Thorac Cardiovasc Surg 2020; 68(05): 361-362
DOI: 10.1055/s-0040-1713936
Georg Thieme Verlag KG Stuttgart · New York

Onsen Tamago

Markus K. Heinemann
1  Department of Thoracic and Cardiovascular Surgery, Universitätsmedizin Mainz, Mainz, Germany
› Author Affiliations
Further Information

Publication History

Publication Date:
20 July 2020 (online)

“We found that habitual tub bathing was associated with a lower risk of cardiovascular disease (CVD) among middle-aged Japanese, suggesting a beneficial effect on the prevention of CVD.”[1]

This is certainly good news for cleanly middle-aged Japanese, but how about the rest of us? There are several details in this meticulously performed, extensive study which make fascinating reading. Let us look at three of them:

  1. “Those who bathed in a tub bath almost daily accounted for the largest proportion of participants at 71.9% (n = 21,618).”[1]

  2. “Vegetable, fruit and fish intakes tended to be lower among those who bathed in a tub less frequently.”[1]

  3. “The typical Japanese style of bathing involves filling the tub to shoulder depth with hot water at approximately 40 to 42°C, while some prefer temperatures upward of 43°C.”[1]

One would hope that a similar percentage like the 71.9% could be found in the “Western” parts of the world if employed to the frequency of taking a shower – but that is certainly questionable. People who look after their body tend to lead a lifestyle which is considered to be “healthier.” That, at least, should be universally valid, although the problem of obtaining fresh fish remains unsolvable for many.

The exact way of taking a bath hides the most confounders. Whereas the temperatures are defined and seem to be a bit on the warm side, other potential influences are not mentioned. Does the average middle-aged Japanese use a cedarwood tub so typical in this country? Were any essences or salts added to the water which (with or without the characteristic vapors of cedarwood) could have had a beneficial effect on their own? Probably not, but this still leaves us with the wood aroma question. Be that as it may, the authors have produced a nice confirmatory study providing more data for the assumption that caring attention toward one's body should have positive effects in the long run. The results also suggest that a relaxing bath could, indeed, be preferable to a quick hop into the shower, but a randomized controlled comparison will never be done.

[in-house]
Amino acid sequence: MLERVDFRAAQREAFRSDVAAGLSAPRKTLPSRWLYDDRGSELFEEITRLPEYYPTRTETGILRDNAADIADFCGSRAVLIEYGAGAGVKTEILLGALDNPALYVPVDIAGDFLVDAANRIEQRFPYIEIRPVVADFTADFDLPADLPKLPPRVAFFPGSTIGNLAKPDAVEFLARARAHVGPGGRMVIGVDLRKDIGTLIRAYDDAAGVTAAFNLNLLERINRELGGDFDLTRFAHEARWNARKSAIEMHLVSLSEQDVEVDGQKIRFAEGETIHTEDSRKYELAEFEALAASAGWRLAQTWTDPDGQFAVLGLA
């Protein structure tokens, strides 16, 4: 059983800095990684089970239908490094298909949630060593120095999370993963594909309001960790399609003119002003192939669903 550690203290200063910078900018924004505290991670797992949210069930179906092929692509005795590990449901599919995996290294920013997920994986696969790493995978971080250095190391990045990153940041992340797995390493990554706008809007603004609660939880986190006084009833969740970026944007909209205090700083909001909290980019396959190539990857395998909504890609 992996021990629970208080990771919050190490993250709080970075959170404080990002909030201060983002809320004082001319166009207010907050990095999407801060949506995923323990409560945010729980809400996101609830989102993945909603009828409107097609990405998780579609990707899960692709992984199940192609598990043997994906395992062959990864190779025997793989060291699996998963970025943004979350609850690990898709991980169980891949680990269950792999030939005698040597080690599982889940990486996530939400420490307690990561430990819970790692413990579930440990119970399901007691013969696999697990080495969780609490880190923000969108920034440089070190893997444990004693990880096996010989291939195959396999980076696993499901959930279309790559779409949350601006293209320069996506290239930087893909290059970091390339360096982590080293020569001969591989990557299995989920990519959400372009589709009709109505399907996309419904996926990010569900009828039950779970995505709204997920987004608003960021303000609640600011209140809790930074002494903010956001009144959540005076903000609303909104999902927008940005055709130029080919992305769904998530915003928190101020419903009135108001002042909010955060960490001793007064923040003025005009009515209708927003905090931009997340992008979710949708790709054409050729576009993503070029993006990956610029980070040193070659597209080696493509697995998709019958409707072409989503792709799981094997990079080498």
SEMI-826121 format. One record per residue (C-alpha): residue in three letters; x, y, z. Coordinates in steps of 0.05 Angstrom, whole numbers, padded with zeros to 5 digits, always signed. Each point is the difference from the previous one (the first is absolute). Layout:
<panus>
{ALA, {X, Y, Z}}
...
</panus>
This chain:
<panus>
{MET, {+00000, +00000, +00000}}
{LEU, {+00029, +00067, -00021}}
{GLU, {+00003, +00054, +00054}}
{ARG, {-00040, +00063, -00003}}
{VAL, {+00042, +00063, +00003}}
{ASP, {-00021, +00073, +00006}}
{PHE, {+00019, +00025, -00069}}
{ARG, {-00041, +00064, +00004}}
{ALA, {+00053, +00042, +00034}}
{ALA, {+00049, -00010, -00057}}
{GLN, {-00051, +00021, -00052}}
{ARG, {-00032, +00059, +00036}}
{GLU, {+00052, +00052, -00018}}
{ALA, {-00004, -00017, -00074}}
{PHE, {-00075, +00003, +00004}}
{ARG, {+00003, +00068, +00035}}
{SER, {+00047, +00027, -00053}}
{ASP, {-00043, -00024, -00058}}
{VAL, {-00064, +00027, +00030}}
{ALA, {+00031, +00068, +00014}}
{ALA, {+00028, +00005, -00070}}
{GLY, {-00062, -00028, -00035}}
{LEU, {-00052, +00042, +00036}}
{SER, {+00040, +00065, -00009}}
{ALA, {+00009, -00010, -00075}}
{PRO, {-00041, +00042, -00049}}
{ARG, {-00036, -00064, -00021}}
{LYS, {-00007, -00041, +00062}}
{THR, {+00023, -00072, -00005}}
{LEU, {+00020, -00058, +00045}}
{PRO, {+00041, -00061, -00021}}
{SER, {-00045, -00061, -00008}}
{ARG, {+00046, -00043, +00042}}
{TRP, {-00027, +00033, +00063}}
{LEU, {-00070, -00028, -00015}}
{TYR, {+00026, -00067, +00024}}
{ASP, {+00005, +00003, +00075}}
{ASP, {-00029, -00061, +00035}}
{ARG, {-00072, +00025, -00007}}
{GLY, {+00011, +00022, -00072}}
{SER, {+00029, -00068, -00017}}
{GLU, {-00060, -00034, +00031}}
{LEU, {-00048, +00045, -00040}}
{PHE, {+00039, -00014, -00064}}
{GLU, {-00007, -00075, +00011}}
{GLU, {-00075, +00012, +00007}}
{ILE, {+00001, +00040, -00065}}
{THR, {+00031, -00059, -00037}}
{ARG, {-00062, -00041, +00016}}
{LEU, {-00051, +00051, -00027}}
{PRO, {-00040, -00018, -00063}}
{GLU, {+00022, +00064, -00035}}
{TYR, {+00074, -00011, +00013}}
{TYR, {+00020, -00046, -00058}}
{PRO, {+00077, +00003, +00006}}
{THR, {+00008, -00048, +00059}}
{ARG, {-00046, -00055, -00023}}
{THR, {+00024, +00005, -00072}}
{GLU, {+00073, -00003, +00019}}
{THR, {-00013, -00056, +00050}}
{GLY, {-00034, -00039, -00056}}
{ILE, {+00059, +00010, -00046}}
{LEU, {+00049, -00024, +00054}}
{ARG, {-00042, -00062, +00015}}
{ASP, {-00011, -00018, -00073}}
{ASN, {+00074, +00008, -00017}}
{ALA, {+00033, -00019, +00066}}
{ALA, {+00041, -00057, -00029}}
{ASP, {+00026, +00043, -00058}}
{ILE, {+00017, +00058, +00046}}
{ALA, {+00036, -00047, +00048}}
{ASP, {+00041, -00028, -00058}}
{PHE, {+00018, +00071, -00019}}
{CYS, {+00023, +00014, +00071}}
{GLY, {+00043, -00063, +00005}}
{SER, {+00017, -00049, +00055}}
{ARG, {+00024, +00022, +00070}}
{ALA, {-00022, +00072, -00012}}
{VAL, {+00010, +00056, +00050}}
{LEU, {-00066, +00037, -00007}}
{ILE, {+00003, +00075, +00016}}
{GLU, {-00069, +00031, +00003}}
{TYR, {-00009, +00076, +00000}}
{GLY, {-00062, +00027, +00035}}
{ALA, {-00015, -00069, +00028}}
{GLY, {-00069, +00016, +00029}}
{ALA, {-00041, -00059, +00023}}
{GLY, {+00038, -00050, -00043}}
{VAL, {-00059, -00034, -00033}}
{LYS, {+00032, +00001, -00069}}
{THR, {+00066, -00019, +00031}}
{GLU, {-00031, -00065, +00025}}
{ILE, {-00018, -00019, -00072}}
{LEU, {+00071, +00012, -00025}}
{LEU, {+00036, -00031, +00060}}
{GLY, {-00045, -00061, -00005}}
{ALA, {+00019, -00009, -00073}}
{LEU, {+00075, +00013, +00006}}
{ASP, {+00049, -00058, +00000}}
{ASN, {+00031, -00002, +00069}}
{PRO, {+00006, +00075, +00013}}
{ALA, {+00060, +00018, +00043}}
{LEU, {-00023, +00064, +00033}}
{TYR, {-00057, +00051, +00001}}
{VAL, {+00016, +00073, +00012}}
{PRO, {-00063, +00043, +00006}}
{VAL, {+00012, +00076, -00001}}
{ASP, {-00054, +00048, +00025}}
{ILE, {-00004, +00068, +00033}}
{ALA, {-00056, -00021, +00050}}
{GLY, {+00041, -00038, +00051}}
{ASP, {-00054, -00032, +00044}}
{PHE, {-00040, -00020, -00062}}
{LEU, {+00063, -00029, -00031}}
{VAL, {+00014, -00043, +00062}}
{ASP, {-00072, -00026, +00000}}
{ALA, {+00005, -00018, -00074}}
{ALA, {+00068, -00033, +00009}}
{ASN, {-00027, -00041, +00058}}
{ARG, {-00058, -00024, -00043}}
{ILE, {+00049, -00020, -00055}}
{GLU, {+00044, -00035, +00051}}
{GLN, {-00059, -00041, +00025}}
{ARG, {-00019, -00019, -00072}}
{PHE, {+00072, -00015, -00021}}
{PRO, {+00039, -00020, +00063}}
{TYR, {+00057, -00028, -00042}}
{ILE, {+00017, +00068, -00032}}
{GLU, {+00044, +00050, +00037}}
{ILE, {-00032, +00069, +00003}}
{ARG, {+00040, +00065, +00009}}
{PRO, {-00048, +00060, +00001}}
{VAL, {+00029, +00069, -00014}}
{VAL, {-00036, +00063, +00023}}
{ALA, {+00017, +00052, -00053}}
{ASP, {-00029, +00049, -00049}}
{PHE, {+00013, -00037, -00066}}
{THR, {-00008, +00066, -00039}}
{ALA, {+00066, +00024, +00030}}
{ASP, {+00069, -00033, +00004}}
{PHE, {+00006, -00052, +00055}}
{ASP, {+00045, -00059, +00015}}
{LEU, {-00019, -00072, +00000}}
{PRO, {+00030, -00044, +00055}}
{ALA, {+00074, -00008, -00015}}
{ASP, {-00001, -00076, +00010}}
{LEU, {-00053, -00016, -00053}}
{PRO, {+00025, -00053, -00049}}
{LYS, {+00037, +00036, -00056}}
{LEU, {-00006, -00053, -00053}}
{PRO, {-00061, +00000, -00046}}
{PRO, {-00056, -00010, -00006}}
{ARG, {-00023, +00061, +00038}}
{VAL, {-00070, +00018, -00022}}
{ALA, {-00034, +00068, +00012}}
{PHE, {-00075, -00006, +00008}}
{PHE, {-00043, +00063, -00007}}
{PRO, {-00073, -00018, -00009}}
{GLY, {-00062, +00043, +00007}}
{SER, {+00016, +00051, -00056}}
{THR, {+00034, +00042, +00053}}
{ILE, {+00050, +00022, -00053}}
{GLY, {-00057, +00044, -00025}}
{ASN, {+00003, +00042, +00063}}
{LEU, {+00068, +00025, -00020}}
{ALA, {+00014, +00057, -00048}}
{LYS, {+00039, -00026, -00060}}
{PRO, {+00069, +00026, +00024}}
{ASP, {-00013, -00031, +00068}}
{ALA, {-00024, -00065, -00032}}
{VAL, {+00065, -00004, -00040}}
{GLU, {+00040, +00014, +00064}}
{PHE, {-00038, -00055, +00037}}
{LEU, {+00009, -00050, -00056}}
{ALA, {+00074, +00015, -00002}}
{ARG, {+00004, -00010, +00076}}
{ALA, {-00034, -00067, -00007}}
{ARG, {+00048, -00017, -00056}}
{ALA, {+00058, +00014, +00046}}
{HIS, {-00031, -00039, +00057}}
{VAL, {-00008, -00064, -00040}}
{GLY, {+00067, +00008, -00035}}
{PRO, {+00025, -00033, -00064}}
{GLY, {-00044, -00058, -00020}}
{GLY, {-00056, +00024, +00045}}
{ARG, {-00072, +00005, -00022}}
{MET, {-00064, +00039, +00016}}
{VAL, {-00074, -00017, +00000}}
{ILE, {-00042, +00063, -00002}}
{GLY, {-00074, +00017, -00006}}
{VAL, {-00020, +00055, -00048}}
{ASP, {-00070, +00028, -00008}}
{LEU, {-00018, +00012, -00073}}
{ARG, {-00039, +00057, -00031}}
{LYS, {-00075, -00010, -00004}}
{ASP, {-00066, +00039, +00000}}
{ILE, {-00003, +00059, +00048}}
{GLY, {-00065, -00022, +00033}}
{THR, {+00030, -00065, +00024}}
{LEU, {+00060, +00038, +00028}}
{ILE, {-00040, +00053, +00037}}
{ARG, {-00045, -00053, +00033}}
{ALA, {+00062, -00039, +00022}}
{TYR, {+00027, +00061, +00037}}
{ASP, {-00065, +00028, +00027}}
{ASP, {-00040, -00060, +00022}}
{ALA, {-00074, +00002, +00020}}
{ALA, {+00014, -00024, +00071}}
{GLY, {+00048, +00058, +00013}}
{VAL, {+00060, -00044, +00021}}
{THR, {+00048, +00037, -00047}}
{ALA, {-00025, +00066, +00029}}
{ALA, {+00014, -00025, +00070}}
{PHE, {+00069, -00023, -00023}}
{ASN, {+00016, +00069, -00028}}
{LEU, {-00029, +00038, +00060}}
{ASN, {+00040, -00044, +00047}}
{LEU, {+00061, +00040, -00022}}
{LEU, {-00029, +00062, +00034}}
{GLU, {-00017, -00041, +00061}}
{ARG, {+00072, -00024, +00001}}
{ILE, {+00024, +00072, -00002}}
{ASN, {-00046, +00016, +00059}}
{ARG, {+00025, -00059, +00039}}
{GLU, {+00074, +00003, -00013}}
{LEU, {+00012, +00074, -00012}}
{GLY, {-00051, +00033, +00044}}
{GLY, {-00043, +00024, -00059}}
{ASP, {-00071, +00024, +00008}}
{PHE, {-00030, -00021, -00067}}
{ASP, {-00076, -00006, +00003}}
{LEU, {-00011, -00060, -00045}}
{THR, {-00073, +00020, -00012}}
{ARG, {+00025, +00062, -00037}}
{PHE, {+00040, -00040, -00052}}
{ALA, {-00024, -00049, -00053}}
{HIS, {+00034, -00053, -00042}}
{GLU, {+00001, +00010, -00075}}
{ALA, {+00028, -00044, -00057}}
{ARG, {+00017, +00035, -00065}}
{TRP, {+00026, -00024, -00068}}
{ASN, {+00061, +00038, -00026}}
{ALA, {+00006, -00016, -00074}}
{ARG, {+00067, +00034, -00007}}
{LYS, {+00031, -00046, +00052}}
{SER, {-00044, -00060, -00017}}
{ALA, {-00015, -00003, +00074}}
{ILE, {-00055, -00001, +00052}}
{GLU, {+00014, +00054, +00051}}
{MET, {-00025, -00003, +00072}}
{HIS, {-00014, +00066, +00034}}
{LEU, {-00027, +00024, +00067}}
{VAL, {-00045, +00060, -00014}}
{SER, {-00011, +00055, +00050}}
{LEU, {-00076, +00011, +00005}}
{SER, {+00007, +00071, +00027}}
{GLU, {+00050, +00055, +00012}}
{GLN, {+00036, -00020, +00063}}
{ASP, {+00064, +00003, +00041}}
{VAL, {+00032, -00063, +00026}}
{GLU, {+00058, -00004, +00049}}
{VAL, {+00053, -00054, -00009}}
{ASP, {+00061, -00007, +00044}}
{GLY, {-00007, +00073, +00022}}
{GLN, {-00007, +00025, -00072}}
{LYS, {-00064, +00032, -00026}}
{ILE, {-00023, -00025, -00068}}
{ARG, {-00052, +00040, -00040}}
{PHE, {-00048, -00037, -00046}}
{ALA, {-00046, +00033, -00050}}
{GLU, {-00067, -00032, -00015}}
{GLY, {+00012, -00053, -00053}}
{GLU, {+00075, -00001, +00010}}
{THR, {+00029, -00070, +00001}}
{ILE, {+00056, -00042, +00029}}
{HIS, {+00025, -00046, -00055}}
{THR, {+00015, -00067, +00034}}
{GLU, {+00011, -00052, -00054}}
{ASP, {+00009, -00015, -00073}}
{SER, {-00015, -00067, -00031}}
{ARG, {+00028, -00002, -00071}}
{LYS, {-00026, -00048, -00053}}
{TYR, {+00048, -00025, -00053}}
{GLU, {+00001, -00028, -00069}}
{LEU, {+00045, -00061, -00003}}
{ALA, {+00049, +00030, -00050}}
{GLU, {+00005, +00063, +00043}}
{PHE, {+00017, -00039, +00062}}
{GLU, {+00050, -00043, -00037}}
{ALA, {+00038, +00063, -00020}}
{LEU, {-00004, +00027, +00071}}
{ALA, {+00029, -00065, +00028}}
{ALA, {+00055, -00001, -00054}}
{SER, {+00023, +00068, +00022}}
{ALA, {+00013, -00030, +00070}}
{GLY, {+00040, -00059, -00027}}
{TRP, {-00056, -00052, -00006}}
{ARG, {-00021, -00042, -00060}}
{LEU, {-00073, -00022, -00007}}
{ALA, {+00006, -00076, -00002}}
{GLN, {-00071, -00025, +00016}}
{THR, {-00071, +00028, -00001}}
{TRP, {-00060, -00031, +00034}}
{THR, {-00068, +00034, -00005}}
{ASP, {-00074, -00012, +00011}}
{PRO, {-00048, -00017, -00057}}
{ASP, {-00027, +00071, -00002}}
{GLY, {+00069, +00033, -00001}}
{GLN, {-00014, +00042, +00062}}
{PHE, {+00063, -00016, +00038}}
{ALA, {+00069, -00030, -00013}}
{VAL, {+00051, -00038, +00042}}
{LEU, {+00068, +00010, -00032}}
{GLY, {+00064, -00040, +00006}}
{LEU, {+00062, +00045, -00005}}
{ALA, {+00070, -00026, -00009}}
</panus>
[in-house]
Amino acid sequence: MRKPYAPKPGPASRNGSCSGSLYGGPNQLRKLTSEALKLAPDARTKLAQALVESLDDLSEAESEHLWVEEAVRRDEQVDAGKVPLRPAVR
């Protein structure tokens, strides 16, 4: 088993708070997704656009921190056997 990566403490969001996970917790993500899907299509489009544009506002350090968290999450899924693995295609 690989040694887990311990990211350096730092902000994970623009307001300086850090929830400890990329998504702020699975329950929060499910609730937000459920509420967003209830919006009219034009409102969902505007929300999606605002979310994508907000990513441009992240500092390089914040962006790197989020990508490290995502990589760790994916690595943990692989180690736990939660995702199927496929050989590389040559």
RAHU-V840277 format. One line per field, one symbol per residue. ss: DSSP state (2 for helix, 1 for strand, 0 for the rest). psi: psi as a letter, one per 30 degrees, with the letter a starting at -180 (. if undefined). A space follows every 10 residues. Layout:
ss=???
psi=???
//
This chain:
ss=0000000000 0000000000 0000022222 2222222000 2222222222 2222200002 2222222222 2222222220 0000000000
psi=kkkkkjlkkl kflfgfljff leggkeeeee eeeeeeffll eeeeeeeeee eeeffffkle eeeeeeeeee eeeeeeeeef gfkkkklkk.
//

A follow-up study should definitely be designed, investigating the effect of another typical way of Japanese purification: the onsen. The hypothesis would be that this is bound to have an even greater impact, but the essential Material and Methods part is not readily available, not even in Japan. Onsen means a hot spring where the bathers immerse themselves into naturally heated water at, on average, around 42°C. An onsen can be found where the volcanic activity of the Japanese mountains comes close to the surface. In Beppu on the island of Kyushu, for instance, the whole town seems to be steaming. A traditional hotel, a ryokan, is often built around such a spring, offering the visitor complete relaxation: separated by gender one at first carefully cleans and rinses the body while sitting on a cedarwood stool which seems to have been designed for a child. Then one is ready to enter the steaming basin naked, only accompanied by a tenugui, a small towel, used for covering the head and to absorb the inevitable pearls of sweat. The tenugui should therefore not touch the onsen water. Afterwards, thorough drying with a bigger towel is mandatory before donning a wide-sleeved kimono (yakuta) to rest in a separate, quiet room, perhaps sipping some tea. Even writing or reading this description makes one feel incredibly comfortable. And no, an onsen has definitely nothing to do with a Jacuzzi.

The reader may have encountered the term onsen also in connection with eggs, and rightly so. An onsen tamago is an egg slowly heated in such a natural hot spring, specifically in its even hotter parts before the water is drained into the basins for bathing. Basically it is applied biochemistry. At around 64.0°C an important glycoprotein in the egg white called conalbumin or ovotransferrin starts to coagulate. Immersing a fresh egg into 64.0°C warm water for 45 to 60 minutes should provide you with a wobbly egg white and a creamy yolk: the longer the time, the firmer the yolk. It all depends on your water with an absolutely constant temperature (onsen or sous-vide heater), your atmospheric pressure (Beppu versus Bhutan) and your chicken (Leghorn versus New Hampshire Red). The temperature itself is also debated philosophically and vigorously: some say 63.7°C, some insist on 64.5°C. Again, it depends on your environment. The fun part is experimenting to achieve the perfect result, unpredictable before breaking the shell. No, an onsen tamago is definitely not just another poached egg. And, never mind the cholesterol.

Speaking of which, wouldn't it be lovely to have yet another study concluding that “habitual onsen tamago consumption was associated with a lower risk of cardiovascular disease (CVD) among elderly, slightly overweight Caucasian males, suggesting a beneficial effect on the prevention of CVD”? I am waiting for your submission.